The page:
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Sunseap closer to it’s clean energy goal

Solar Panels in South Korea
In late 2013, Singapore signaled its commitment to renewable energy by announcing plans to increase solar capacity by more than seven times by 2030. The government said it will maximize use of solar panels across Singapore’s island state in order to accelerate the island state’s commitment to renewable energy.

Despite the fact that the new target capacity will only meet 4% of Singapore’s total electricity demand, it highlights Singapore’s rising reputation as a regional leader in solar power.

The news is good not only for the environment, but also for solar panel manufacturers and installers like Sunseap, Singapore’s largest clean energy provider.

Innovation driving the solar industry

Singapore’s solar push will be driven not only by political will, but also innovative technologies. As one of the smallest countries in the region, Singapore’s solar model must be unique to the island’s geographic constraints.

“One thing about Singapore is that obviously it has limited land,” Phuan said. “But what we do have is plenty of buildings, which means plenty of rooftops. It also means we have to have more innovative concepts to overcome this land restriction.”

Phuan points to the use of mobile solar farms that are able to utilize undeveloped land that is only available for a limited time period. “We have an installation methodology that is like Lego bricks — very easy to assemble and reassemble. This is right down to substation level where the substation is literally on wheels inside a trailer, so if there is eventually a need to develop the parcel of land ,we are able to shift the entire system to a better location.”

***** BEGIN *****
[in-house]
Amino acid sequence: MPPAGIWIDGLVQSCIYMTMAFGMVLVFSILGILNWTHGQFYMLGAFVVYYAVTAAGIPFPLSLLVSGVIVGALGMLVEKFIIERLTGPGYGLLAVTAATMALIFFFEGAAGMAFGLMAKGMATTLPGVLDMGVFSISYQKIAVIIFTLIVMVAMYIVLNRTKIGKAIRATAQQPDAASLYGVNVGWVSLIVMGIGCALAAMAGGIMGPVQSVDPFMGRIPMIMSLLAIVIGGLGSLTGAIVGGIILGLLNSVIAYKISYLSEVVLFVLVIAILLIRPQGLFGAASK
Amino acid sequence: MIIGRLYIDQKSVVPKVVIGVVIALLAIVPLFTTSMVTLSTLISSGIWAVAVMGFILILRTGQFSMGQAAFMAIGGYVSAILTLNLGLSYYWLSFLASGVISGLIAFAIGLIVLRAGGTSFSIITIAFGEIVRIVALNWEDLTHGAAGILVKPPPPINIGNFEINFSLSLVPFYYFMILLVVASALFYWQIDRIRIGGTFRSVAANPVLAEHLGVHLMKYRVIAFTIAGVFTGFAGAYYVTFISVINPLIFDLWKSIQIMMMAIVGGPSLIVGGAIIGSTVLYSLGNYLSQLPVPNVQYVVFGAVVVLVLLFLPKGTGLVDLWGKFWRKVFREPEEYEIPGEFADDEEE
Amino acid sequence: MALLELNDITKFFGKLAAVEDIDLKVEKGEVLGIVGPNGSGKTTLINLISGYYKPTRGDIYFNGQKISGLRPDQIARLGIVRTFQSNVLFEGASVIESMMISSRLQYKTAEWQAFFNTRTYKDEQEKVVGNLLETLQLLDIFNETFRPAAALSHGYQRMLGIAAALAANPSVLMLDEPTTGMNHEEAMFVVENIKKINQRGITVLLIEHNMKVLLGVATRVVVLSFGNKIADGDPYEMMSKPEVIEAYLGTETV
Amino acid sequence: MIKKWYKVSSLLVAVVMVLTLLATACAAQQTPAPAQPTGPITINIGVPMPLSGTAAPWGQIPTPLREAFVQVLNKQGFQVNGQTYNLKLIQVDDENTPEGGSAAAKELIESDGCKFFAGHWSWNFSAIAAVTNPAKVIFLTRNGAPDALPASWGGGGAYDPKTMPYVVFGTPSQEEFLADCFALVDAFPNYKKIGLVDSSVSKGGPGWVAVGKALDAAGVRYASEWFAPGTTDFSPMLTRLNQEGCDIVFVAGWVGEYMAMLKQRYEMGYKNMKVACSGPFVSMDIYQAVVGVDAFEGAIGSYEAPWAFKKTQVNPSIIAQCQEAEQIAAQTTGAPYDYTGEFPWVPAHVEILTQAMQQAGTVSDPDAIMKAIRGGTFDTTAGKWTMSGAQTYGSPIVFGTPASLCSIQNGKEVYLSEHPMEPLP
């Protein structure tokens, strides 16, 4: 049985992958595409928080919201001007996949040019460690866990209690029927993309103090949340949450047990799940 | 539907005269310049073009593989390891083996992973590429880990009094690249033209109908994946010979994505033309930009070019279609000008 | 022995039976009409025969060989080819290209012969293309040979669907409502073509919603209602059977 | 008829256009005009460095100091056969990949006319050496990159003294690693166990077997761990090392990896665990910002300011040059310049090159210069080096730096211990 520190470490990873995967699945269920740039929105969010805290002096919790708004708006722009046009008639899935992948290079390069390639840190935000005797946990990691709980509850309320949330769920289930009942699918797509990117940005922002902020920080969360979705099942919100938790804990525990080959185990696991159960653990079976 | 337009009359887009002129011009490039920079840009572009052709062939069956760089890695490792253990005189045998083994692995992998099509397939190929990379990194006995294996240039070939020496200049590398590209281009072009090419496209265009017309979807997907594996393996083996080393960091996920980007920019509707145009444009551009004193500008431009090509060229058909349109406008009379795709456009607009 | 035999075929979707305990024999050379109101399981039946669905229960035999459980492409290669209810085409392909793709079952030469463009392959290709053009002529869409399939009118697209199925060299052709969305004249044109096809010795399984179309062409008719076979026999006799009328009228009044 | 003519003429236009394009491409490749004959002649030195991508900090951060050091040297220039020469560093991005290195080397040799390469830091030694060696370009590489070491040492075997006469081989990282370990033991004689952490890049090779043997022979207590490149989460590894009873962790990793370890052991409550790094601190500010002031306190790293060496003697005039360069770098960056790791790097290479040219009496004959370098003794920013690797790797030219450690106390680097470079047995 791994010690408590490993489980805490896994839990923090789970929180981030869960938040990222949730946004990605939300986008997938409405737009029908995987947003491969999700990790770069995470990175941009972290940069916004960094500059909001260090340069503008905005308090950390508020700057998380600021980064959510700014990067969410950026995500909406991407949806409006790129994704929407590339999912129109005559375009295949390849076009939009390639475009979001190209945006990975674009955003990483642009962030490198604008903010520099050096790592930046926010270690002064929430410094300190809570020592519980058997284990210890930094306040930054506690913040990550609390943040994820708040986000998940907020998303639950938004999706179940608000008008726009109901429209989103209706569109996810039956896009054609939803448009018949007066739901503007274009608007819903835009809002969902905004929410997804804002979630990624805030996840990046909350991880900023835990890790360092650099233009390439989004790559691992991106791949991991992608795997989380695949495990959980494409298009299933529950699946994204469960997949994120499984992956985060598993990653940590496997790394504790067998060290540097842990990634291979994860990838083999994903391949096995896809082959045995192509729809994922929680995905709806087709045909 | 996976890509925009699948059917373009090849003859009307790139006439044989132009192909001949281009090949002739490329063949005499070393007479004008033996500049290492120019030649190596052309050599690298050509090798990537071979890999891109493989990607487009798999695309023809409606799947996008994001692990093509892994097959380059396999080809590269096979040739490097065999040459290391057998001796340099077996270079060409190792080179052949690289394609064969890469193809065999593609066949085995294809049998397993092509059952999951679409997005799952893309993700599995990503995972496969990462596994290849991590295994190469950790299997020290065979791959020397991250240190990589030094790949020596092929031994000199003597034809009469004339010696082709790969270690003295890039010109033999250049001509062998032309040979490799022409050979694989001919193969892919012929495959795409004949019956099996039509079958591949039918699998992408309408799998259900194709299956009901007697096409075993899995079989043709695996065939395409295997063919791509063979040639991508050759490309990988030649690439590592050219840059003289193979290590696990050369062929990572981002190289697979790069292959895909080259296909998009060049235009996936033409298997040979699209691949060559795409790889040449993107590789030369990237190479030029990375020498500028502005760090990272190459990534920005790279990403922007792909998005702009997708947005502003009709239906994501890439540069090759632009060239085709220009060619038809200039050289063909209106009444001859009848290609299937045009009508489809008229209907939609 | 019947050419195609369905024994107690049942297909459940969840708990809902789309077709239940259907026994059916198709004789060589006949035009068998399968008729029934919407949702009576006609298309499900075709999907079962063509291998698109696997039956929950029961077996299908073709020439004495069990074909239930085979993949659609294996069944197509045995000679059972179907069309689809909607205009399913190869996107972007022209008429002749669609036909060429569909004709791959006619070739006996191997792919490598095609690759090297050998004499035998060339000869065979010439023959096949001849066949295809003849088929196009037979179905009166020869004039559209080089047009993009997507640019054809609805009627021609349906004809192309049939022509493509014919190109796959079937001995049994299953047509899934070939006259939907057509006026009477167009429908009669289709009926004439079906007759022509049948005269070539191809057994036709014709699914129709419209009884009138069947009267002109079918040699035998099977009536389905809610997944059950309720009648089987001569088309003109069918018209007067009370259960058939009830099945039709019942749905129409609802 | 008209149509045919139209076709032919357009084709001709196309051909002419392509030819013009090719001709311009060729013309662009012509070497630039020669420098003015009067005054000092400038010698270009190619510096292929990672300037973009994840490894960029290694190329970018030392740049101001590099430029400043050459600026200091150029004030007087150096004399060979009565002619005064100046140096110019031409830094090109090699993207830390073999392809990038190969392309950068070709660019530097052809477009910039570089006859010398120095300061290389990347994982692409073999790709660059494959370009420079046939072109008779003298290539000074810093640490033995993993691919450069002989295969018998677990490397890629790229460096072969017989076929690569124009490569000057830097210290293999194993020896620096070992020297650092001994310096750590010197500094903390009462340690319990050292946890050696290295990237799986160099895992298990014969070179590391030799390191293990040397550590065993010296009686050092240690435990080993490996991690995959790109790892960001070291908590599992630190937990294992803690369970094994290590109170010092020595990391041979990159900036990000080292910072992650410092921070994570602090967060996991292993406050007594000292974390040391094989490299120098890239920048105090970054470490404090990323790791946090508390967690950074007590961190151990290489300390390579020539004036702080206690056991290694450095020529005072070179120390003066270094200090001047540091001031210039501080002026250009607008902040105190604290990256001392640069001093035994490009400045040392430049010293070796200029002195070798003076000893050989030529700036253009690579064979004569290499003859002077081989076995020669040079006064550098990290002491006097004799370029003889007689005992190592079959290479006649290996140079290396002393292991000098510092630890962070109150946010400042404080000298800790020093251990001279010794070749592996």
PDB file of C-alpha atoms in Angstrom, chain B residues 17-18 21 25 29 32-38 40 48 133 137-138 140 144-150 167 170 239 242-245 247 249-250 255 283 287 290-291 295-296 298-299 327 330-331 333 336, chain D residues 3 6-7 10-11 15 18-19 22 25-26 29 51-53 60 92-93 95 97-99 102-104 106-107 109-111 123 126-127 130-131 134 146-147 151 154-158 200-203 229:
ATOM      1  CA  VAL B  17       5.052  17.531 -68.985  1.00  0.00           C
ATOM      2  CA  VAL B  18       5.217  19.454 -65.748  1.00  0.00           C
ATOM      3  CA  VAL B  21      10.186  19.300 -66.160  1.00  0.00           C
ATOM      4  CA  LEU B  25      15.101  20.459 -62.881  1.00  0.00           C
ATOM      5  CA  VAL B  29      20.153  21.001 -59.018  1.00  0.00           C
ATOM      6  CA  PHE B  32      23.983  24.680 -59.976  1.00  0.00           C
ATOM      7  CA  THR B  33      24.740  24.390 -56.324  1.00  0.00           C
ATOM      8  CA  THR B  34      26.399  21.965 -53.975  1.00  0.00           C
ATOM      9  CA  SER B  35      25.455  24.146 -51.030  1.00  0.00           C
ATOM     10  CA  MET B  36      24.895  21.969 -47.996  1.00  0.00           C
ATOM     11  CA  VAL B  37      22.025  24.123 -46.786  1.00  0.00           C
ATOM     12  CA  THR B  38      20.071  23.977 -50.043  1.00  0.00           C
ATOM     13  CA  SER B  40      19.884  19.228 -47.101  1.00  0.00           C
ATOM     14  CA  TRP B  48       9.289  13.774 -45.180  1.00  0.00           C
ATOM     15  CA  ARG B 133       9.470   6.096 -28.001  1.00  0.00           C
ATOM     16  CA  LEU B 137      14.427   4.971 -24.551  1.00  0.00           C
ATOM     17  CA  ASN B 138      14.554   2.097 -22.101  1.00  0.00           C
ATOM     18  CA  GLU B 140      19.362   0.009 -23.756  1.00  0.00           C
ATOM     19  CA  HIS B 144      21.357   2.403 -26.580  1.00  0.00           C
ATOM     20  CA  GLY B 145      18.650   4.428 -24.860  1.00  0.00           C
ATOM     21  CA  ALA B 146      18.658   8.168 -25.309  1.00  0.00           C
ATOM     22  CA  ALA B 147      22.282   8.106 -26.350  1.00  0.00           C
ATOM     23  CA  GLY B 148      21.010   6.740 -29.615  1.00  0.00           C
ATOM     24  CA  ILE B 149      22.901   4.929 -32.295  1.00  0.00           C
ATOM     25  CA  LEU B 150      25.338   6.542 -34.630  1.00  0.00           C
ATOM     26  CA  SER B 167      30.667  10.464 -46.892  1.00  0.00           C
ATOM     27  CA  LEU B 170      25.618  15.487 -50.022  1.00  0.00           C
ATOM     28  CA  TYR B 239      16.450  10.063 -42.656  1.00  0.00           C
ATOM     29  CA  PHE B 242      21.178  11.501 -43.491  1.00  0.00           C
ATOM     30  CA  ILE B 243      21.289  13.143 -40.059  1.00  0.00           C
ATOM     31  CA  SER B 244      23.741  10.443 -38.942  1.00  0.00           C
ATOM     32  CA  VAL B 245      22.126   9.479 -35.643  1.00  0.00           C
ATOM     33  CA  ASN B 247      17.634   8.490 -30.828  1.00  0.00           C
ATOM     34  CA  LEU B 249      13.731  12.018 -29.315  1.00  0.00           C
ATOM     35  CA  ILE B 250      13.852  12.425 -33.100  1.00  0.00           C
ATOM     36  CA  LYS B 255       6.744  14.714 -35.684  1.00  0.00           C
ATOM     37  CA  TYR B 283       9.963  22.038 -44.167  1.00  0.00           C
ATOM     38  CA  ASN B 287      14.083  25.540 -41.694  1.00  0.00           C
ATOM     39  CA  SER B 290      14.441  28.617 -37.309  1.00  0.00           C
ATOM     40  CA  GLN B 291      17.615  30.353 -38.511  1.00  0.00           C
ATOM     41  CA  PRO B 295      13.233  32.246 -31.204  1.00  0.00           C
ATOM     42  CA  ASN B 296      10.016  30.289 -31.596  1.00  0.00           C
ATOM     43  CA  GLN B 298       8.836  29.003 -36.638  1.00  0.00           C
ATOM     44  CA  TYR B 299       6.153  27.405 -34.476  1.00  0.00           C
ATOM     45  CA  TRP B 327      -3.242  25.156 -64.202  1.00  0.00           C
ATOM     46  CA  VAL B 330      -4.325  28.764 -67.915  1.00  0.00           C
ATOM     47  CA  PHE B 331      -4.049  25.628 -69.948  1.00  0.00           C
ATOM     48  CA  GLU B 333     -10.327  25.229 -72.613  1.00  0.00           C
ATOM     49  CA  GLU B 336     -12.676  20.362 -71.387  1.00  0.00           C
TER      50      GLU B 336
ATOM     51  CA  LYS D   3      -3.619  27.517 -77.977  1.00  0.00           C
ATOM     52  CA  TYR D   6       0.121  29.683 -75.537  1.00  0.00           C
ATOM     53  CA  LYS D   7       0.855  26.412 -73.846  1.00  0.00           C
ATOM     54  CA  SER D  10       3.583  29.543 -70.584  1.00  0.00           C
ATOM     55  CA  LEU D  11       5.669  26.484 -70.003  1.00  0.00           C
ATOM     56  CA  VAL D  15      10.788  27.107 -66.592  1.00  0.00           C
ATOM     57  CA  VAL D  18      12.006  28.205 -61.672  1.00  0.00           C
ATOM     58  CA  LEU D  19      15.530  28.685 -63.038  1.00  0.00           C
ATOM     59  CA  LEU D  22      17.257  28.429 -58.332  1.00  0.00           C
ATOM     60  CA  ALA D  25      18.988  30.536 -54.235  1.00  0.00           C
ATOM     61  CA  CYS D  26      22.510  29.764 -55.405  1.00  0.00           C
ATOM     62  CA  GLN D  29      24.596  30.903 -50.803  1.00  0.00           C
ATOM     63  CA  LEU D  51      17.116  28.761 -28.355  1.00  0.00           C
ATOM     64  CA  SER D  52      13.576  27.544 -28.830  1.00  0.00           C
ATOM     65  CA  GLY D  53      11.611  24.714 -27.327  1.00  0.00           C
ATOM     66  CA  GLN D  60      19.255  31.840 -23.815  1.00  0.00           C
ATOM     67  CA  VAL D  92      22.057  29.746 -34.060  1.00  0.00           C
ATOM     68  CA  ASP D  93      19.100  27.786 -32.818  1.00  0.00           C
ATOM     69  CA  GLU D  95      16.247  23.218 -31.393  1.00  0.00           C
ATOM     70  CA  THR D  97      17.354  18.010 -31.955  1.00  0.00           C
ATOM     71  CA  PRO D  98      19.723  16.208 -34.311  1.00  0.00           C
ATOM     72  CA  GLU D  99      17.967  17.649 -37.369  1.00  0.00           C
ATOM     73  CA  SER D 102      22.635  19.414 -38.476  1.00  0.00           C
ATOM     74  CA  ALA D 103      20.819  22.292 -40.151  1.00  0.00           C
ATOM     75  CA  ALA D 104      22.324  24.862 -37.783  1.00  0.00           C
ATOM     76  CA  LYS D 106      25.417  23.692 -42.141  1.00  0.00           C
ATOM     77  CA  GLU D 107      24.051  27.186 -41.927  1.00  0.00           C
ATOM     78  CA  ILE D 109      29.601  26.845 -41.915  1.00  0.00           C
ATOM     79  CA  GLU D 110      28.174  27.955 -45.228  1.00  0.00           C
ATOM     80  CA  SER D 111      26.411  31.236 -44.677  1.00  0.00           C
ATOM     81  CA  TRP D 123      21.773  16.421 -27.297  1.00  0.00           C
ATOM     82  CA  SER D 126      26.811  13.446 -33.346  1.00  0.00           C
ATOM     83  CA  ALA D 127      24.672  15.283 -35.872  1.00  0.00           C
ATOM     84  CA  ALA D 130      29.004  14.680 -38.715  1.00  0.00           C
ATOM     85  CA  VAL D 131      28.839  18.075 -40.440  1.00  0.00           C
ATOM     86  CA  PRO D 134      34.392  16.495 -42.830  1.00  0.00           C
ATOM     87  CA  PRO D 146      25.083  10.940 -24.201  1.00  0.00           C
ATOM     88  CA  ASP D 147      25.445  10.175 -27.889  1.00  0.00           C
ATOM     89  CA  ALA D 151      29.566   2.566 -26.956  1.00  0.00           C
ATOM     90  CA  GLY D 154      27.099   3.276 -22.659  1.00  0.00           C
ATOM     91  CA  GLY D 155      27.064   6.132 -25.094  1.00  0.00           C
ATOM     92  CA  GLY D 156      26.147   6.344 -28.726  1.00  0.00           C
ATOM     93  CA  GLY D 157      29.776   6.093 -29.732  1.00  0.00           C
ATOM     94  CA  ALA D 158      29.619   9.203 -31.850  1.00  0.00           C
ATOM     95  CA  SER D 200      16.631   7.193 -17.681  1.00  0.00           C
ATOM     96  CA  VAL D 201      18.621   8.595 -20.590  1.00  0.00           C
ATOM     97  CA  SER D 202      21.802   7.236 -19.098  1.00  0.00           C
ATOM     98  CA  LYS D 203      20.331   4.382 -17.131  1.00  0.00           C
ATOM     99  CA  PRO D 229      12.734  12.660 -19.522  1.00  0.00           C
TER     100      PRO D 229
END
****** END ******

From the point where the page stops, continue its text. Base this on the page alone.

While freshwater solar farms are more common, building solar capacity in sea water is a much more challenging undertaking, given the impact of waves and the corrosive nature of sea water.

“We are currently completing installation of a 5MW floating coastal photovoltaic (PV) farm in the northern coastal waters in between Singapore and Malaysia,” Phuan said. “This is the largest in the world. In terms of coastal water, this small pilot will act as a proof of concept, and we will begin to see PV islands around Singapore.”

Phuan points to the ongoing exploration of other innovative solar installation platforms, such as solar walkways and street-level solar fences, as evidence that Singapore leads the region in solar development. “No other country in the world is really making this kind of effort to tap out the solar availability. If you think about it, solar is our only natural resource, so we are trying to cover every possible area we can find on the island.”

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